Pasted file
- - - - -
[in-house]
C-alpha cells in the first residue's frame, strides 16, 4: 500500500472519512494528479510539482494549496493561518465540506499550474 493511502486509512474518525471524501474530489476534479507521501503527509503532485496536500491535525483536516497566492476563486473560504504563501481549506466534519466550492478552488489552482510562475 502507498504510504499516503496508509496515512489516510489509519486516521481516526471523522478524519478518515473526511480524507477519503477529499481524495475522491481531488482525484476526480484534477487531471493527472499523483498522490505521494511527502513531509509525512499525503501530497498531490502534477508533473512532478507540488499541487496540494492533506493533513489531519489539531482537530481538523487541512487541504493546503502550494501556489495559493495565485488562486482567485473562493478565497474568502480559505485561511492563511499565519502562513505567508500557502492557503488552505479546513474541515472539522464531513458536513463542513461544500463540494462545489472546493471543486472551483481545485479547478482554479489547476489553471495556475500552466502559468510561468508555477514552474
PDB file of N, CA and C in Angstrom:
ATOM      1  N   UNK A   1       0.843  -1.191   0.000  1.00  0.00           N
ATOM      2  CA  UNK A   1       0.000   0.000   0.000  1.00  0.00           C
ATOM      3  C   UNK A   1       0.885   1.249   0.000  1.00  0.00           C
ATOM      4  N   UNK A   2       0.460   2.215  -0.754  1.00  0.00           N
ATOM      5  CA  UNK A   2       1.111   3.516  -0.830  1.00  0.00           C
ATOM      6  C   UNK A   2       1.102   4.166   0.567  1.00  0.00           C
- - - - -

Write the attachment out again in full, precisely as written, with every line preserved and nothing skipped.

[in-house]
C-alpha cells in the first residue's frame, strides 16, 4: 500500500472519512494528479510539482494549496493561518465540506499550474 493511502486509512474518525471524501474530489476534479507521501503527509503532485496536500491535525483536516497566492476563486473560504504563501481549506466534519466550492478552488489552482510562475 502507498504510504499516503496508509496515512489516510489509519486516521481516526471523522478524519478518515473526511480524507477519503477529499481524495475522491481531488482525484476526480484534477487531471493527472499523483498522490505521494511527502513531509509525512499525503501530497498531490502534477508533473512532478507540488499541487496540494492533506493533513489531519489539531482537530481538523487541512487541504493546503502550494501556489495559493495565485488562486482567485473562493478565497474568502480559505485561511492563511499565519502562513505567508500557502492557503488552505479546513474541515472539522464531513458536513463542513461544500463540494462545489472546493471543486472551483481545485479547478482554479489547476489553471495556475500552466502559468510561468508555477514552474
PDB file of N, CA and C in Angstrom:
ATOM      1  N   UNK A   1       0.843  -1.191   0.000  1.00  0.00           N
ATOM      2  CA  UNK A   1       0.000   0.000   0.000  1.00  0.00           C
ATOM      3  C   UNK A   1       0.885   1.249   0.000  1.00  0.00           C
ATOM      4  N   UNK A   2       0.460   2.215  -0.754  1.00  0.00           N
ATOM      5  CA  UNK A   2       1.111   3.516  -0.830  1.00  0.00           C
ATOM      6  C   UNK A   2       1.102   4.166   0.567  1.00  0.00           C